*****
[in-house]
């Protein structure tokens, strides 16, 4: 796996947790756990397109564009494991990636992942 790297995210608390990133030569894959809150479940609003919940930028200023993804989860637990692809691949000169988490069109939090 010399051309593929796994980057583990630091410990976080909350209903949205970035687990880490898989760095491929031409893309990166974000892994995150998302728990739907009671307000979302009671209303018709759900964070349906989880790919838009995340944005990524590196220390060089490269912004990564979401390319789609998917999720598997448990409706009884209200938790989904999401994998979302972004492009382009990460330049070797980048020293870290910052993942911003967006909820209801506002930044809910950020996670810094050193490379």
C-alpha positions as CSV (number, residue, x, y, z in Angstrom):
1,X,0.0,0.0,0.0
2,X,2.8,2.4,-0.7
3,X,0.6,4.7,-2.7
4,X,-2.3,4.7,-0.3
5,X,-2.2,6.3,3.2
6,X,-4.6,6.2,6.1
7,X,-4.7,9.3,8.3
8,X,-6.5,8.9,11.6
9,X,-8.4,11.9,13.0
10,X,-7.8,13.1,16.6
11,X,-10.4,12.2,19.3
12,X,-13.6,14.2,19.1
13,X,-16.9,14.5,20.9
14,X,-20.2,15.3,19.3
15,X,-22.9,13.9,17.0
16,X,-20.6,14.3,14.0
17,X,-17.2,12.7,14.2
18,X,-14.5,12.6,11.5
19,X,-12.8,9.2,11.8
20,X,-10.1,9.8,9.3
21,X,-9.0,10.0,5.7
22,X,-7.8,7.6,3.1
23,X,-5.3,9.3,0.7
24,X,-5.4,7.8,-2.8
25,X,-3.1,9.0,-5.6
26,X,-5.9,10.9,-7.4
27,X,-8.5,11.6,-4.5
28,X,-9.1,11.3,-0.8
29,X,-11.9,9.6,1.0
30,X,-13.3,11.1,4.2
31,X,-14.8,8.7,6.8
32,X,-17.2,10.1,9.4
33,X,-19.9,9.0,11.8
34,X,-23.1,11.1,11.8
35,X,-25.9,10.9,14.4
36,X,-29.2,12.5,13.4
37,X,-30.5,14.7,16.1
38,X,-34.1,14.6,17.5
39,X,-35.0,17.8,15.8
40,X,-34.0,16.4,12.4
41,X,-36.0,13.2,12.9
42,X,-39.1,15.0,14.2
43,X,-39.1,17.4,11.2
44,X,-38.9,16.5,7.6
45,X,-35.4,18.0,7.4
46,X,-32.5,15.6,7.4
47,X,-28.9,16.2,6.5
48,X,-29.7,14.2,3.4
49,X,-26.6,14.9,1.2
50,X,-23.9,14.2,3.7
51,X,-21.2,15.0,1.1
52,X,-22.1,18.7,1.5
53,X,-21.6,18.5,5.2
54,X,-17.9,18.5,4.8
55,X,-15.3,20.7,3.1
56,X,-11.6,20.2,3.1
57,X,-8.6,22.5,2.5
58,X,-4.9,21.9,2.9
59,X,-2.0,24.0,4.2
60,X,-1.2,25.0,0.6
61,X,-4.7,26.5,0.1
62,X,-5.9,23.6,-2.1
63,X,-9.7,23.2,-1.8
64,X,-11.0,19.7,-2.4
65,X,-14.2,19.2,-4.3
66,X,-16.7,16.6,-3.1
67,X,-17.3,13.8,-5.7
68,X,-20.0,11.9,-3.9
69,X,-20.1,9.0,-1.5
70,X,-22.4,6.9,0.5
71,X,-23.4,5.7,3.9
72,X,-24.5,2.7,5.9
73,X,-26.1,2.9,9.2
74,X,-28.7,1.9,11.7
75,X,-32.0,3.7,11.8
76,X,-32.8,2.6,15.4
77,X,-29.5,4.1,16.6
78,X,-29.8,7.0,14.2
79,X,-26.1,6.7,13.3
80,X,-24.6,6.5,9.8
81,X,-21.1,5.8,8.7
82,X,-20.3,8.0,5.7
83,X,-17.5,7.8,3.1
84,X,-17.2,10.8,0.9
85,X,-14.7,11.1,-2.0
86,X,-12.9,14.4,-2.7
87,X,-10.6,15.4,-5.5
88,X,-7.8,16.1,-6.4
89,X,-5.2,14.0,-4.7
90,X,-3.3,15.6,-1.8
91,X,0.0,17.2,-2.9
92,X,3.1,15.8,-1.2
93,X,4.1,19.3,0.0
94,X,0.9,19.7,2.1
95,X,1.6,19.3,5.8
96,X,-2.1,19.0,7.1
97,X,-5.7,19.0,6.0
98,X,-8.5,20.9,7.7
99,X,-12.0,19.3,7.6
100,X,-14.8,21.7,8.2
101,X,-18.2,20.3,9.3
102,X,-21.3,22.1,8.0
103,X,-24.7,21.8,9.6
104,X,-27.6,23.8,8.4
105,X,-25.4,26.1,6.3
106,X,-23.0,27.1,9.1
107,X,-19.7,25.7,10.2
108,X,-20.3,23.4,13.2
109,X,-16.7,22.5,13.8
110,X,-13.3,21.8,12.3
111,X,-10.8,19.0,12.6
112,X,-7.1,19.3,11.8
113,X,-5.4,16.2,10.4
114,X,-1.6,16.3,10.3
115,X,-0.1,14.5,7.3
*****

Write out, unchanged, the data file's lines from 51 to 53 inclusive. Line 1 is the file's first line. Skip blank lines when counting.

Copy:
48,X,-29.7,14.2,3.4
49,X,-26.6,14.9,1.2
50,X,-23.9,14.2,3.7